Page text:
Labour has effectively dropped plans to legalise abortion in Northern Ireland despite pledging to do so in a draft of its manifesto leaked last week.
An earlier version of the party's manifesto that was leaked last Thursday suggested the Labour party would aim to override the devolved government to "legislate to extend [abortion rights] to women in Northern Ireland".
In the final document published on Tuesday, however, the line was significantly watered down to say Labour would "work with the Assembly", Northern Ireland's devolved legislature, to alter abortion law.
The change in wording was described as "disappointing" by politicians in Northern Ireland who want greater reproductive rights for women.
BuzzFeed News understands that Labour made the change in order to clarify a constitutional point.
The 1967 act that enables women in Great Britain to legally access abortion was never extended to Northern Ireland, where the procedure is completely prohibited.
Because Northern Ireland operates as a devolved power, Westminster does not impose laws on it in most areas. Health and social services, which includes abortion law, is one such area.
The change in wording essentially deflects responsibility for abortion law in Northern Ireland to the assembly, and suggests Labour would have no real involvement in implementing a change to Northern Ireland's abortion law anyway.
"I am very disappointed that Labour have pledged to fail to meet the minimum Human Rights standards for women in Northern Ireland," Clare Bailey, an MLA – a member of the devolved Northern Ireland assembly – for the Green party of Northern Ireland, told BuzzFeed News.
Historically, the assembly has been resistant to reforming abortion law in Northern Ireland, Bailey said.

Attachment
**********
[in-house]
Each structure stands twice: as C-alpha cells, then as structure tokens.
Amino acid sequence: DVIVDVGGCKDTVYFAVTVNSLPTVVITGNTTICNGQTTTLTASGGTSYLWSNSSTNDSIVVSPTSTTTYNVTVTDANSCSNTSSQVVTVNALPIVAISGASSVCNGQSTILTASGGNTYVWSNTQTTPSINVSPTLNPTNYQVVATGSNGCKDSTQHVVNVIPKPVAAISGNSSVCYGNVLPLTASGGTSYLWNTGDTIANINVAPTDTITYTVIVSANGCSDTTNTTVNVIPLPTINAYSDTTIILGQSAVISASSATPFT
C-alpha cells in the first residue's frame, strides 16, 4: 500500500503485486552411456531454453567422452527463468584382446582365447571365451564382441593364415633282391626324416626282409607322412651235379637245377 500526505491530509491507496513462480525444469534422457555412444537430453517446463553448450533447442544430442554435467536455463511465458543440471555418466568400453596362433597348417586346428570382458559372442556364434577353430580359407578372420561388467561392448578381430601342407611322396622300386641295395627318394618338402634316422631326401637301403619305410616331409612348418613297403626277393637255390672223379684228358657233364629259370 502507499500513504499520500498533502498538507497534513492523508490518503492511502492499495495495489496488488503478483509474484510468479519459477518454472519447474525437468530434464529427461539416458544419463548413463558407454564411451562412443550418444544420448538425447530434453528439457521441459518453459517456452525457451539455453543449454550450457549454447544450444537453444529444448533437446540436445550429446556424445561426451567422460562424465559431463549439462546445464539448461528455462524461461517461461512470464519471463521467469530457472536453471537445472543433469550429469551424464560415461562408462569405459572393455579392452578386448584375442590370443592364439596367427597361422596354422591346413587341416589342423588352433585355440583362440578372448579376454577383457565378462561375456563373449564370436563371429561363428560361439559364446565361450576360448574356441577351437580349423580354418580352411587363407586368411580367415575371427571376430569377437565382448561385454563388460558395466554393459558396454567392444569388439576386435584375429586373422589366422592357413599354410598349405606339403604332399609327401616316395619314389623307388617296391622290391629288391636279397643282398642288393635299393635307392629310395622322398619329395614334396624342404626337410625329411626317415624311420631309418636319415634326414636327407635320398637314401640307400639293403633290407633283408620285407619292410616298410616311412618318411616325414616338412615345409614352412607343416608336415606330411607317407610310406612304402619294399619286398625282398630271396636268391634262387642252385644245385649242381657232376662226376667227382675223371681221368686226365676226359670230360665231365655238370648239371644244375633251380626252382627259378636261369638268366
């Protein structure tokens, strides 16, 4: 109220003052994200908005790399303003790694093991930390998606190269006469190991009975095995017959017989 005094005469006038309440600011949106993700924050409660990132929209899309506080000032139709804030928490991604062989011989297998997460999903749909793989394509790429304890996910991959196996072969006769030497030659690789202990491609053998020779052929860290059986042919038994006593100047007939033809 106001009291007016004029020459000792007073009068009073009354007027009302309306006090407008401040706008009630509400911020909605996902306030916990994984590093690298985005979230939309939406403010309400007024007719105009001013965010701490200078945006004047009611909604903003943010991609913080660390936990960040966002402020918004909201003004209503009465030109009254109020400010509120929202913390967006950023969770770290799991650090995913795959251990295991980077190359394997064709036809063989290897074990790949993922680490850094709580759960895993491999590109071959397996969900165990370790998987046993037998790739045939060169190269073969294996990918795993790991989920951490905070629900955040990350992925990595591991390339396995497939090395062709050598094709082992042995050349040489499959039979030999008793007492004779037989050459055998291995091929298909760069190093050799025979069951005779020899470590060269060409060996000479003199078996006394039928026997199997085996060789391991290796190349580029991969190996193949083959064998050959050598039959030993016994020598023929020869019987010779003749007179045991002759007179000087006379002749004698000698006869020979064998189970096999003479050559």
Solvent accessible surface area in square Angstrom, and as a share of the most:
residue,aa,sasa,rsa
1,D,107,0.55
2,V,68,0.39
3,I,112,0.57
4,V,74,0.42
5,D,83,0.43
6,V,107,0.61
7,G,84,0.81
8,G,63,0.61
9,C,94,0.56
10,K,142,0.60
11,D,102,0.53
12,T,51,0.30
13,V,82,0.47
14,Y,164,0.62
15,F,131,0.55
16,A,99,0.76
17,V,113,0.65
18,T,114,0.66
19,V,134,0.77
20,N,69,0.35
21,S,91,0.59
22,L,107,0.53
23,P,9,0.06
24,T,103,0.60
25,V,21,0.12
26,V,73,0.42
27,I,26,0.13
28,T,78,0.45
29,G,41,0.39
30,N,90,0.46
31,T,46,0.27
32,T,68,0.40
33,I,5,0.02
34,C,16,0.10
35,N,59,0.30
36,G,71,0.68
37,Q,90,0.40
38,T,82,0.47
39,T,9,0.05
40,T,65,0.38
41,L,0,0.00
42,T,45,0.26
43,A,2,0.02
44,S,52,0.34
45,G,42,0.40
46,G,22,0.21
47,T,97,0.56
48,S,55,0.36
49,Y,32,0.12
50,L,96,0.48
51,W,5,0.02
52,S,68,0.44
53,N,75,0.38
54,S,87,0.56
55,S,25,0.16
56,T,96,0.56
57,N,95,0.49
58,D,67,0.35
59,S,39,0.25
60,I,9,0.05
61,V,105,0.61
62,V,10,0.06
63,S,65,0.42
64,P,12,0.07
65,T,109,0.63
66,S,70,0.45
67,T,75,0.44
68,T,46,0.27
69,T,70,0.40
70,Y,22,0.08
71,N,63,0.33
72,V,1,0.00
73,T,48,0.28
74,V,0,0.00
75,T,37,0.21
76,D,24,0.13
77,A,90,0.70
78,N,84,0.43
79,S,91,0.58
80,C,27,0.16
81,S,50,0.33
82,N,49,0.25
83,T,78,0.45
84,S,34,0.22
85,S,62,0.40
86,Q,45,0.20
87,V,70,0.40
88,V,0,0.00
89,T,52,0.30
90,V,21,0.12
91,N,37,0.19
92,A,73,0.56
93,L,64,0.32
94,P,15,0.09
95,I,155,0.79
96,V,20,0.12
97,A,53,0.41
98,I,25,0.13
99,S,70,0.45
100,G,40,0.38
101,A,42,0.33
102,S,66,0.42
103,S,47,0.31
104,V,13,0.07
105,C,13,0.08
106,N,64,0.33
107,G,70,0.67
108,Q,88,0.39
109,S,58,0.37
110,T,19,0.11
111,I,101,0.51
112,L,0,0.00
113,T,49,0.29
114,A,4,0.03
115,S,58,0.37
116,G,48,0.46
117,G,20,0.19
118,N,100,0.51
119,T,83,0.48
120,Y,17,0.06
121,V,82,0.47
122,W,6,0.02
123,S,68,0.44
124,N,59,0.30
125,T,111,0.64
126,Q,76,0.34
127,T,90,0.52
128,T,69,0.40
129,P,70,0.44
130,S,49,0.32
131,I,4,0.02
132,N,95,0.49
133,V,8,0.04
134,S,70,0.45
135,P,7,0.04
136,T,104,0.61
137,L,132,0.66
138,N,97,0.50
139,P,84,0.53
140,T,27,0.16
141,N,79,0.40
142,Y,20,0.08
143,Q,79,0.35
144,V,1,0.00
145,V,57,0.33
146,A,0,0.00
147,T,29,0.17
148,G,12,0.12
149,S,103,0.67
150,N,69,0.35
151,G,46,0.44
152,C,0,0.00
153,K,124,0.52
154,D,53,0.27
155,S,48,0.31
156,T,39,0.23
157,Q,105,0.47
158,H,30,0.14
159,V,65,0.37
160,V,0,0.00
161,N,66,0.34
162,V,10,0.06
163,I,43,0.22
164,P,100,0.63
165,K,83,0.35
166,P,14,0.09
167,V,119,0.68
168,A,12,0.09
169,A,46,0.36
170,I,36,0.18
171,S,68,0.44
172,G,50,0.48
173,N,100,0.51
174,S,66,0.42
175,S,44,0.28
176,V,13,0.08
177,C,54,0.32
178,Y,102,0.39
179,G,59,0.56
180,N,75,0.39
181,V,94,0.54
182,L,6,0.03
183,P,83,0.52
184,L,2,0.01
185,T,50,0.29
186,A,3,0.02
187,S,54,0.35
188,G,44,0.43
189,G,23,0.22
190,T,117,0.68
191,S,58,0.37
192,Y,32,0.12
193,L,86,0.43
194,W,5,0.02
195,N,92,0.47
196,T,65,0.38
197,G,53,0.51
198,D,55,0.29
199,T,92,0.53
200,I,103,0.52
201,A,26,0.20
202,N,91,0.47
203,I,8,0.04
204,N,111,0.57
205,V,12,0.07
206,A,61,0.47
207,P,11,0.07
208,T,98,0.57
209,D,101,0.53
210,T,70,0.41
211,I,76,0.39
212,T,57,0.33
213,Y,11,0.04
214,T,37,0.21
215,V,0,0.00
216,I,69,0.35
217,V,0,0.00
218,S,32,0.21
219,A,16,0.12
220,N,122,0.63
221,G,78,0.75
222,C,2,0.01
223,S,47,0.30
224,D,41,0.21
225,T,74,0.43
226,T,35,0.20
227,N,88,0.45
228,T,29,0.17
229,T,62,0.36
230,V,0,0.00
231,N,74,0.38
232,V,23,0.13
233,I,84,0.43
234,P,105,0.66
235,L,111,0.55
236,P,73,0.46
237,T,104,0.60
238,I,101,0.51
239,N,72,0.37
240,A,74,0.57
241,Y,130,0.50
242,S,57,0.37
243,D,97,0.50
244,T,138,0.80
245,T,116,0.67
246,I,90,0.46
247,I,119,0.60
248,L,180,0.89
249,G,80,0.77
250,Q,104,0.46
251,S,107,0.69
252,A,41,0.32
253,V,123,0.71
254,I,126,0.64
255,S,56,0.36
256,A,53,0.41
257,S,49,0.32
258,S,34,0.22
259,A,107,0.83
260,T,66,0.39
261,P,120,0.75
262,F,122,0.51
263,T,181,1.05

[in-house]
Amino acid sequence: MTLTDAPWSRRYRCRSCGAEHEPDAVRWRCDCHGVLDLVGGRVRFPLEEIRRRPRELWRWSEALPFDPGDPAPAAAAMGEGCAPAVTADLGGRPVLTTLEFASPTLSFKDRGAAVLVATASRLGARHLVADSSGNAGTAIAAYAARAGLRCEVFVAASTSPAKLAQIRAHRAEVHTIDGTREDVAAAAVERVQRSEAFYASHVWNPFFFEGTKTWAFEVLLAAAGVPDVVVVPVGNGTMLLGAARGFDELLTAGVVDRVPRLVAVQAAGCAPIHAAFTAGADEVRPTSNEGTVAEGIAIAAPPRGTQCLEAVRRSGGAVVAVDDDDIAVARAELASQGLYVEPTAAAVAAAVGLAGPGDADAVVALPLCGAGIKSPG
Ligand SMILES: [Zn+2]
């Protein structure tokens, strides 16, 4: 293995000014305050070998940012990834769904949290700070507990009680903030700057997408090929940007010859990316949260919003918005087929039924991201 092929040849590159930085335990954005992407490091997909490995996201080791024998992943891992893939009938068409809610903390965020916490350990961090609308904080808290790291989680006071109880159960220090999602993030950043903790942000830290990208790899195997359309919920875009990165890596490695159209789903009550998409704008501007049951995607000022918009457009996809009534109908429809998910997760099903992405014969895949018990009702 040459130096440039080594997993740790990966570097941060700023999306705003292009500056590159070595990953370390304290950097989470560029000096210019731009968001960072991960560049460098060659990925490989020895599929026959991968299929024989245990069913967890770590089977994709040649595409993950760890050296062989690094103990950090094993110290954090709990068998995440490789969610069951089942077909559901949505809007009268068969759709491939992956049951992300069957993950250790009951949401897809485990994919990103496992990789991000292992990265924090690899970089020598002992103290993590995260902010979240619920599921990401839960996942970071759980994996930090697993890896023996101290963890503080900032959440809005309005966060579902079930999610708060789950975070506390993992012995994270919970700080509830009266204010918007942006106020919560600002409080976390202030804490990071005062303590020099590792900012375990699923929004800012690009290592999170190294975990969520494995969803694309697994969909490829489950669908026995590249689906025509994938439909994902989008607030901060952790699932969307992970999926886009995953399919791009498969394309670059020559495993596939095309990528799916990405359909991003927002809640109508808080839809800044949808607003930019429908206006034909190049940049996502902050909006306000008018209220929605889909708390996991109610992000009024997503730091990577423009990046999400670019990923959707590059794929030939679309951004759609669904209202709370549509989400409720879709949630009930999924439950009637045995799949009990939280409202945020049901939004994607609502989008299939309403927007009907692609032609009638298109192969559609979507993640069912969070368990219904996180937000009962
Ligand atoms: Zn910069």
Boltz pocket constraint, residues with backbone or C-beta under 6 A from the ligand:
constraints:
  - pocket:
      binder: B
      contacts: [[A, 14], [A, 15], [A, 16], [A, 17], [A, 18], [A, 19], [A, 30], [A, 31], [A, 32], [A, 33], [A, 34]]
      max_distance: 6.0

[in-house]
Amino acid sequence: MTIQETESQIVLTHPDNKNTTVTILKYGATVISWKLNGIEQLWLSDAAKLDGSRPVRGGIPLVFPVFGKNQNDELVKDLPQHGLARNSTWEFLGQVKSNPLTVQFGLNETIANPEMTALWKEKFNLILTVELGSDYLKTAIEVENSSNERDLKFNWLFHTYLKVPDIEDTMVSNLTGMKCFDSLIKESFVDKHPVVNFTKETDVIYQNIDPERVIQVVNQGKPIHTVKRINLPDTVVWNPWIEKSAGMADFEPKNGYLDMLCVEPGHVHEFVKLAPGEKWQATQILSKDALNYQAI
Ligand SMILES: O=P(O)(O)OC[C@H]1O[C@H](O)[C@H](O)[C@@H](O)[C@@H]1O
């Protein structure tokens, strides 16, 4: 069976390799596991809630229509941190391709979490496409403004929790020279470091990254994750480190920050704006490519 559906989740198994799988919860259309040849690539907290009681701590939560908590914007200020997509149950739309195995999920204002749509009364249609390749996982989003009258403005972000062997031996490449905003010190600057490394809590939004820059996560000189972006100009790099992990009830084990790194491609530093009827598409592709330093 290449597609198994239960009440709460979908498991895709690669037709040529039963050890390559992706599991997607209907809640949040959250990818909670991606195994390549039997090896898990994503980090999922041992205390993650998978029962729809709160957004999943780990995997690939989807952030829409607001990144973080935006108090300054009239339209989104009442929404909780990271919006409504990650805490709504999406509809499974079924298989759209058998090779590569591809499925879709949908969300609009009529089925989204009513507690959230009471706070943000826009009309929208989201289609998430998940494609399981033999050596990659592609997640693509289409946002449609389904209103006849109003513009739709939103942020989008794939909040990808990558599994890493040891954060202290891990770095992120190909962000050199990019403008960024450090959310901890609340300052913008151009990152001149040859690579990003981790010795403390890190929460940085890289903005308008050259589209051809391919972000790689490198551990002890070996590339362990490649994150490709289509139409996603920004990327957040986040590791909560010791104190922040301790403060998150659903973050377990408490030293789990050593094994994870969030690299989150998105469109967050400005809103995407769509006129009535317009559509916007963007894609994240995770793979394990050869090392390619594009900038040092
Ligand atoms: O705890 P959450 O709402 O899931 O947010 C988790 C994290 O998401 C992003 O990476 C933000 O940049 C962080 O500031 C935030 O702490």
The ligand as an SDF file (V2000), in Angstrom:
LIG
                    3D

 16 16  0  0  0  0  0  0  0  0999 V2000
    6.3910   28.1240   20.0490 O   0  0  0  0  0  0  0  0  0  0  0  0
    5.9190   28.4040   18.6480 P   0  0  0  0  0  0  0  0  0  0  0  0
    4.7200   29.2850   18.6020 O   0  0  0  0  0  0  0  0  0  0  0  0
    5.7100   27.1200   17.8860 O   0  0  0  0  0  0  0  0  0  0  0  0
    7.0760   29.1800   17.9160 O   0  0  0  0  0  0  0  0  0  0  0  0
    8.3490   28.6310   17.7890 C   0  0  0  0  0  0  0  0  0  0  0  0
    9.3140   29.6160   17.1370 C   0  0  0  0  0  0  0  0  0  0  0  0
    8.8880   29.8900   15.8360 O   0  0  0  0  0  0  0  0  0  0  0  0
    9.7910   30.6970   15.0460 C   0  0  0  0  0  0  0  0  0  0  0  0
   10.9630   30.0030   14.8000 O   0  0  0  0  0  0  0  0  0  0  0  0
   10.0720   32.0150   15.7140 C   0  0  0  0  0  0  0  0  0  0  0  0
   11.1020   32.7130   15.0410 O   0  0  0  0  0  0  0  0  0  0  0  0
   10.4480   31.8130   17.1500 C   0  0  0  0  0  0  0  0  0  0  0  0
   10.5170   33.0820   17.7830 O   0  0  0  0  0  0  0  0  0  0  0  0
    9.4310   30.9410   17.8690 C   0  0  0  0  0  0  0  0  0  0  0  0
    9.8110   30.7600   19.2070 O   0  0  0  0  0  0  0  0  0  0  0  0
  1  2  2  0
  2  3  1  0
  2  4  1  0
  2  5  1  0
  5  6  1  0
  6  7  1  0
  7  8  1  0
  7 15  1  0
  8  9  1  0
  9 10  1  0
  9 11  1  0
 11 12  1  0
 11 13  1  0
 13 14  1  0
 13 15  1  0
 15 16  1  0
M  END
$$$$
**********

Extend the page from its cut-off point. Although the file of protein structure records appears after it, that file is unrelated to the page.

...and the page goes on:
"Westminster, as the state government responsible for Human Rights, have repeatedly been found to be in breech of minimum standards on abortion provision in Northern Ireland," she continued.
"By committing to work with the NI Assembly they are already promising to fail women here."
Northern Ireland's government is currently facing a period of uncertainty after power-sharing talks between its main political parties collapsed in March.
It now has a deadline of 29 June to come up with a deal, and if it can't, direct rule by whichever UK government is formed following June's general election could be imposed anyway.
"There is no sign at present that an Executive will be formed in the Assembly after this General Election," Bailey added. "So what will Labour do if we enter a period of direct rule? Will they put women first? Will they meet the minimum human rights threshold? I am very disappointed."
Clare Bailey is an MLA, i.e. a member of Northern Ireland's legislative assembly. An earlier version of this post wrongly called her an MP.
Laura Silver is a reporter for BuzzFeed News and is based in London.
Contact Laura Silver at firstname.lastname@example.org.
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